Tech Review Top Stories
Automakers and tech companies are racing to bring safer and more useful smartphone-style interfaces to cars. Can any of them go further and reprogram vehicles completely?
“Where would you like to go?” Siri asked.
America’s communications infrastructure is finally getting some crucial upgrades because one company is forcing competition when regulators won’t.
It’s too often said that some event “changed everything” in technology. But when it comes to the history of broadband in the United States, Google Fiber really did. Before February 2010, when Google asked cities to apply to be first in line for the fiber-optic lines it would install to deliver Internet service to homes at a gigabit per second, the prospects for upgrading Americans’ wired broadband connections looked dismal. The Federal Communications Commission was on the verge of releasing its first National Broadband Plan, which stressed the importance of affordable, abundant bandwidth and the need to spread it by “overbuilding”—stringing fiber to houses and businesses even if they already had service over cable and phone lines with relatively low capacity. Yet at the time, as Blair Levin, executive director of the broadband plan, told me, “for the first time since 1994, there was no national provider with plans to overbuild the current network.”
These companies are shaping the technology landscape, in everything from massive solar panel factories to human stem cells.
Sometimes we hear that technology companies have lost their ambition. Too many great minds are pouring their energy into the next app for the affluent, the argument goes. Where is the daring?
Rapid industrialization and rising standards of living have made China the world’s top emitter of carbon dioxide. Preventing a runaway increase will require the country to keep per capita emissions at a relatively low level.
Wearable devices are getting more advanced, but can today’s technology really measure our health?
Until recently, I didn’t know a thing about how my roughly 25-minute bike commute across San Francisco—or any other part of my day, really—affects my body, other than that I inevitably arrive at work sweaty and a bit out of breath when I’m in a big rush. How high is my heart rate? Do my sleep habits affect it? How many calories do I burn?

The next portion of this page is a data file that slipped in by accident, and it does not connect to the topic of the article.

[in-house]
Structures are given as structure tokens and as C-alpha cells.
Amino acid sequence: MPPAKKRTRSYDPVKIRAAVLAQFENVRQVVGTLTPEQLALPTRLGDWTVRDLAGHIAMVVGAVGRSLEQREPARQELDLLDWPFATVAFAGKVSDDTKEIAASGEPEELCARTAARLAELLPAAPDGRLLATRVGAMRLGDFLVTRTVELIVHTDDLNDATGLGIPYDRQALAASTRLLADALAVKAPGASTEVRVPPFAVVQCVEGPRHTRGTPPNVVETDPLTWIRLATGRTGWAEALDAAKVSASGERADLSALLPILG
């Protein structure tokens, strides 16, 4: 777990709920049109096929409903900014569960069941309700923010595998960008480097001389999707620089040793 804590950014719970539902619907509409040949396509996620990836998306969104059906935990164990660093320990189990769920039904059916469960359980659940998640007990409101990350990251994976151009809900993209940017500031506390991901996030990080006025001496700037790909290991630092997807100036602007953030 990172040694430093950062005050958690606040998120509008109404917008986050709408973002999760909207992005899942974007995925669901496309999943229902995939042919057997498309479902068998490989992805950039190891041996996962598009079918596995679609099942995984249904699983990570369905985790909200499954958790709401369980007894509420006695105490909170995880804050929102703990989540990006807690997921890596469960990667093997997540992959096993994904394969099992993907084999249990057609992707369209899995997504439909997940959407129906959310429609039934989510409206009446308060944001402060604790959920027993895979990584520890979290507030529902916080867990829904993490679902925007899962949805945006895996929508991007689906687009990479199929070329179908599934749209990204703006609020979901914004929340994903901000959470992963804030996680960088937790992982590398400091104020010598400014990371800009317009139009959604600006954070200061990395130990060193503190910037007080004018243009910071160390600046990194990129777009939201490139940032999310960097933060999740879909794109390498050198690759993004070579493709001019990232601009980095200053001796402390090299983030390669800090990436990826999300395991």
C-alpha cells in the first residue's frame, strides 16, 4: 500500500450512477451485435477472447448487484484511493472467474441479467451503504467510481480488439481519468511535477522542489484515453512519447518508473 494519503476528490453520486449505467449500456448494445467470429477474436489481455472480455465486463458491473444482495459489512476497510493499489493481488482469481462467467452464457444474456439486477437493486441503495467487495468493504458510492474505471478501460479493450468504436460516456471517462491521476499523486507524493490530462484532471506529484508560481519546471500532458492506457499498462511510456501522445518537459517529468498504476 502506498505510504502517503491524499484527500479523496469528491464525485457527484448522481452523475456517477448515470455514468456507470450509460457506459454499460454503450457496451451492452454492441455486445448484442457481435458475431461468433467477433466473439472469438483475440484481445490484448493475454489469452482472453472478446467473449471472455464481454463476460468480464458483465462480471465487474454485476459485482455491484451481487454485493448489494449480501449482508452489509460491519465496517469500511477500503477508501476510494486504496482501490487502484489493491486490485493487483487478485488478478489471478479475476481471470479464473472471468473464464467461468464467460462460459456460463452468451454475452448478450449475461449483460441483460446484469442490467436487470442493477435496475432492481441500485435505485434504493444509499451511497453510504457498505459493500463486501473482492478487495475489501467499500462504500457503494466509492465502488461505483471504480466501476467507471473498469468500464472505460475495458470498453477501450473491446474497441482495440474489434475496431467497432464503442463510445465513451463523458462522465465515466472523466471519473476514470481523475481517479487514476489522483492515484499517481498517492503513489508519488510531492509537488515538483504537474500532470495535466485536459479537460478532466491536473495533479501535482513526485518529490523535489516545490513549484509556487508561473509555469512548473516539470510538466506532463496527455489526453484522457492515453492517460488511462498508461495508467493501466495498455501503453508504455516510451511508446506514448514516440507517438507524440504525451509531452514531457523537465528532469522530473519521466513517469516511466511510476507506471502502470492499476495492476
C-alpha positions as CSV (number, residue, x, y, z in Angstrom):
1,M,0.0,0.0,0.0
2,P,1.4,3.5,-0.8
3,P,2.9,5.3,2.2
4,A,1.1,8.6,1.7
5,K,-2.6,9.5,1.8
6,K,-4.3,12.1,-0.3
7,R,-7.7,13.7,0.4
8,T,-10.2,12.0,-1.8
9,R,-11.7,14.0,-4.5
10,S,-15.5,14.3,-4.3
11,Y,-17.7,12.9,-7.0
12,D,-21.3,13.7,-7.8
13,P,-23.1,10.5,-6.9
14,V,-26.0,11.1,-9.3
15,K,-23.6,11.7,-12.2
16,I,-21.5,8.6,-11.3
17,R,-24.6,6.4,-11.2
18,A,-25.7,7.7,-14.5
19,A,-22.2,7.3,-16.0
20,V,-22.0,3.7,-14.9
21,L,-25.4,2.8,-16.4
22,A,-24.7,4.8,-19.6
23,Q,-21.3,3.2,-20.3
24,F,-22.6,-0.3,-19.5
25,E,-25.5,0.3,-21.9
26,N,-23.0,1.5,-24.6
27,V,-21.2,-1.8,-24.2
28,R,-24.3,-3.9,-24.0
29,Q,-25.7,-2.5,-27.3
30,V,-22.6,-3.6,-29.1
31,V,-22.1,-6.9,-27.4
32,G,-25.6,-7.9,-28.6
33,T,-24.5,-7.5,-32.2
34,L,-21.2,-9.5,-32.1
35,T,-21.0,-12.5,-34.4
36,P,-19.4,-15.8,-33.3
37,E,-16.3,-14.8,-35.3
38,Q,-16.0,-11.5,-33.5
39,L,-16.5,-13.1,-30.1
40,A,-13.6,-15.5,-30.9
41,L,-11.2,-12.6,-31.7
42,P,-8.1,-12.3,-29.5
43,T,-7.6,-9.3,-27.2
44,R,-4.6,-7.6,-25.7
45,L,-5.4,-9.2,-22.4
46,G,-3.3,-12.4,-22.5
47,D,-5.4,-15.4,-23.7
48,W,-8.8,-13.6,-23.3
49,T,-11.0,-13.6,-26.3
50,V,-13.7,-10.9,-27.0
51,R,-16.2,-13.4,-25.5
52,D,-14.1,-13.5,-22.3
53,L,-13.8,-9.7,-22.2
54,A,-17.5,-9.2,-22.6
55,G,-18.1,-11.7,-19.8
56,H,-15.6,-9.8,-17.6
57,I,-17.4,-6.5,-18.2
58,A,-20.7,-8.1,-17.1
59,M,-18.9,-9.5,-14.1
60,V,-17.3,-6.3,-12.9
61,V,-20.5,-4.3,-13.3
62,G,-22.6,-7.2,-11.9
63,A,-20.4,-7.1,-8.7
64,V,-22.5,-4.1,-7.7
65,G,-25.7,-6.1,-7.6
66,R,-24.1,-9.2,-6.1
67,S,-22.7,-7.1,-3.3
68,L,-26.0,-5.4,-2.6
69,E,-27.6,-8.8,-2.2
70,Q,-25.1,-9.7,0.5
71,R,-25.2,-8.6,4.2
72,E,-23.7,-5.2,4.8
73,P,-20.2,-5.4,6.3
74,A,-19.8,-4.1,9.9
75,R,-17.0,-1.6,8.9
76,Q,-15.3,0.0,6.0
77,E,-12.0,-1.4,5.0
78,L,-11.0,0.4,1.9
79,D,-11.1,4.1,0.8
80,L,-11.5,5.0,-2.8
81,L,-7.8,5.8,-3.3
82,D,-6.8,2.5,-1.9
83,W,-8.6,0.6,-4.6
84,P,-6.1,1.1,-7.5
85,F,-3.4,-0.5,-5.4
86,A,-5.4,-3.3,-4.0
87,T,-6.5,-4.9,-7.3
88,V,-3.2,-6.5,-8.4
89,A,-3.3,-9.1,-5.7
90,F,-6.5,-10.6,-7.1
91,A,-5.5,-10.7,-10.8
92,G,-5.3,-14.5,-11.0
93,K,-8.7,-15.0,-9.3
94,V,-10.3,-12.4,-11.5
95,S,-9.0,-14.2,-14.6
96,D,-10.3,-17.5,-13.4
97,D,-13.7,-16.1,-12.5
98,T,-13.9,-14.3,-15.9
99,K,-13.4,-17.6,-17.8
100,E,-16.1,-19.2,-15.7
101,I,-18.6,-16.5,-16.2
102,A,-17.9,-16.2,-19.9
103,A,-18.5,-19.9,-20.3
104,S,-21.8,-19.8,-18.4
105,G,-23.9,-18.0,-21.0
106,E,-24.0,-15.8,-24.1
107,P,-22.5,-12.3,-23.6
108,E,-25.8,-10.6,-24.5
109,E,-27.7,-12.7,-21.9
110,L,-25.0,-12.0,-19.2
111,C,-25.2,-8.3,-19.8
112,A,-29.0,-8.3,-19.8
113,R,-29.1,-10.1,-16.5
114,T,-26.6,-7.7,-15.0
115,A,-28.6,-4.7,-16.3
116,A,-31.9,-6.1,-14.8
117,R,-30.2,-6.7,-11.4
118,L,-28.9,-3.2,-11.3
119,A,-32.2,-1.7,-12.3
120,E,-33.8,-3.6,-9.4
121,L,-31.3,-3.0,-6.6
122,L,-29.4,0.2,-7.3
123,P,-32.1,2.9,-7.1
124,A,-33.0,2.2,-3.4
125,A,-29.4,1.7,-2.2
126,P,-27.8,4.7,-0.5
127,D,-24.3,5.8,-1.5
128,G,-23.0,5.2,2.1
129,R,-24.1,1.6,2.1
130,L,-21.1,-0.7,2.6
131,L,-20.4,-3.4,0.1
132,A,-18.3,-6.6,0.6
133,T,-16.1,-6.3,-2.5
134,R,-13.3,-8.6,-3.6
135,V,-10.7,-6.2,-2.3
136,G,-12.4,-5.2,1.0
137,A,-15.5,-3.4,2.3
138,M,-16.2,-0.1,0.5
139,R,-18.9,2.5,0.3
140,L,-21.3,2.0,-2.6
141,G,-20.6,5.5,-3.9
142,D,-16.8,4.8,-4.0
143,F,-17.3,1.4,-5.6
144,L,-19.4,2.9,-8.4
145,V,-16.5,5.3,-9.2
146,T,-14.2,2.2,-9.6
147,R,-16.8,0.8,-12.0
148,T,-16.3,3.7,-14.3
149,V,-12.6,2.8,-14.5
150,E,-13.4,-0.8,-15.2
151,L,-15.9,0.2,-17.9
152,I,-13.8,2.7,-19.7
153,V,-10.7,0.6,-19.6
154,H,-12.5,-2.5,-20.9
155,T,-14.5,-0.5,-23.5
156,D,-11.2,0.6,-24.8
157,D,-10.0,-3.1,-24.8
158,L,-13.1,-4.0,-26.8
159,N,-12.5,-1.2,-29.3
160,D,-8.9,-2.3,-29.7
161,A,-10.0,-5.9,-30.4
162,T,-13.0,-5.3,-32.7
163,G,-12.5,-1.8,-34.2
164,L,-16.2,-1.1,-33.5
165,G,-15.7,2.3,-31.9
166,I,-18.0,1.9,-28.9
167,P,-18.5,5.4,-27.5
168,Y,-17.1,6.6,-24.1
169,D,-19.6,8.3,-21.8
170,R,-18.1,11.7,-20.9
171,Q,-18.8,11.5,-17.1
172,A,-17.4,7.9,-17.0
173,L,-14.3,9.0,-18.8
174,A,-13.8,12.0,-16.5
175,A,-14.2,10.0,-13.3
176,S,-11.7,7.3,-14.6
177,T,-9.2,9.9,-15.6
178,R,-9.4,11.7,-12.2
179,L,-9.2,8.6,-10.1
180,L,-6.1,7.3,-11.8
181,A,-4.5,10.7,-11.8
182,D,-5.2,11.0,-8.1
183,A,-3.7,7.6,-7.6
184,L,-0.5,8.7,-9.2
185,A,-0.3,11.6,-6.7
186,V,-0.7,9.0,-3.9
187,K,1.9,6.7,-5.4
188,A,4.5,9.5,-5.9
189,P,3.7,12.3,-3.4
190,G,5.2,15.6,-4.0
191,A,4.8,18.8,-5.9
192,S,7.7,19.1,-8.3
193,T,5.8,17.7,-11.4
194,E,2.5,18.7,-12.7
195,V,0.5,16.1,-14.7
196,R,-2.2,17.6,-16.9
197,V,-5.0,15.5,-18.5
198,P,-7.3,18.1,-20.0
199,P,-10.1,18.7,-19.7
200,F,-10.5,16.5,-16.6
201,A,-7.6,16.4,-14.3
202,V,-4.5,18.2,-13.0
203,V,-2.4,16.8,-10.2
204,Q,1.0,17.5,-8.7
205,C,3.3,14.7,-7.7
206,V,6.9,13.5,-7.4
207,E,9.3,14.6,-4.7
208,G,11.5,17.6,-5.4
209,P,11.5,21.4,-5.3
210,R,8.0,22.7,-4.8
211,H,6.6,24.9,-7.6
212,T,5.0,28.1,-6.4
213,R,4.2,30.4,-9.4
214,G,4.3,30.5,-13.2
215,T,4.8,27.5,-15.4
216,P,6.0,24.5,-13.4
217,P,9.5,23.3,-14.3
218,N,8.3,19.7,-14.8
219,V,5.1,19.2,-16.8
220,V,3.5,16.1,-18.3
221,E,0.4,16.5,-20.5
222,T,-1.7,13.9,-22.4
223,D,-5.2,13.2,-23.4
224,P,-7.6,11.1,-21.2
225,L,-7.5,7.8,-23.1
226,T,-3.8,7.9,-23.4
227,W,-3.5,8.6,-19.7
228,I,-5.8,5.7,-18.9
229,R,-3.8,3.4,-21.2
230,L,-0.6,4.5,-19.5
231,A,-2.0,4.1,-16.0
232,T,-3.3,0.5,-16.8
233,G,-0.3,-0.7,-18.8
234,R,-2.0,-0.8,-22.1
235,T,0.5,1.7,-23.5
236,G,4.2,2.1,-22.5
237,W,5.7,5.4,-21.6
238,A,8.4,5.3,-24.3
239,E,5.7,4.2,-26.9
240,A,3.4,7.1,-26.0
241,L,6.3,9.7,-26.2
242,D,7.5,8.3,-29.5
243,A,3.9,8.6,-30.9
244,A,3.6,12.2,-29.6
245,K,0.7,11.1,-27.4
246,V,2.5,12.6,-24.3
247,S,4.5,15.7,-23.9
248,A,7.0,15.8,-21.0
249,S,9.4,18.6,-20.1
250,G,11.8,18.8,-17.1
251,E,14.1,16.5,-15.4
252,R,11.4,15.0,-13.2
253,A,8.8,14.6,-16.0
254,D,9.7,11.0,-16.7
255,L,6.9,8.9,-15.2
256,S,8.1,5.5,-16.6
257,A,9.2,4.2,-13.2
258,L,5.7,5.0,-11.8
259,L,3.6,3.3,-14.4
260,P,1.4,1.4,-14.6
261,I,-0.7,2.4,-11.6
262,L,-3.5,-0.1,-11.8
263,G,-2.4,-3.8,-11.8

A new type of flexible electronic device shows promise for long-term brain mapping and could be a more effective way to provide therapeutic stimulation.
To understand how the brain works—or doesn’t, as the case may be—depends on deciphering the patterns of electrical signals its neurons produce. Recording them requires inserting electrodes into the tissue. But the rigid devices traditionally used to record these signals, or to therapeutically stimulate certain regions, can damage the brain and elicit an immune response, and they tend not to work for very long.
Supercharge your immune cells to defeat cancer? Juno Therapeutics believes its treatments can do exactly that.
When Milton Wright III got his third cancer diagnosis, he cried until he laughed. He was 20 and had survived leukemia twice before, first when he was eight and again as a teen. Each time he’d suffered through years of punishing chemotherapy.
The latest in assistive technology is a lightweight glove that helps patients with limited mobility grab and pick up objects.
Engineers at Harvard have developed a soft robotic glove that allows people with limited hand mobility to grasp and pick up objects. The device could help the estimated 6.8 million people in the United States who have hand mobility issues, whether from a degenerative condition, stroke, or old age.
We’re in the midst of a jobs crisis, and rapid advances in AI and other technologies may be one culprit. How can we get better at sharing the wealth that technology creates?
Entrepreneurs using couriers and mom-and-pop shops hope to outmaneuver Amazon with ultrafast deliveries in India’s big cities.
The heat wave gripping India on a day in late May feels particularly intense in the booming Delhi suburb of Gurgaon. Temperatures have soared to 109 °F by 12:30 p.m., and they aren’t done rising. Lizards are looking for shade. A profusion of new office parks, roads, and malls has obliterated any vegetation that might have preserved a little of the previous night’s coolness. And yet Albinder Dhindsa is smiling as he looks out his window, because this sort of weather is perfect for business.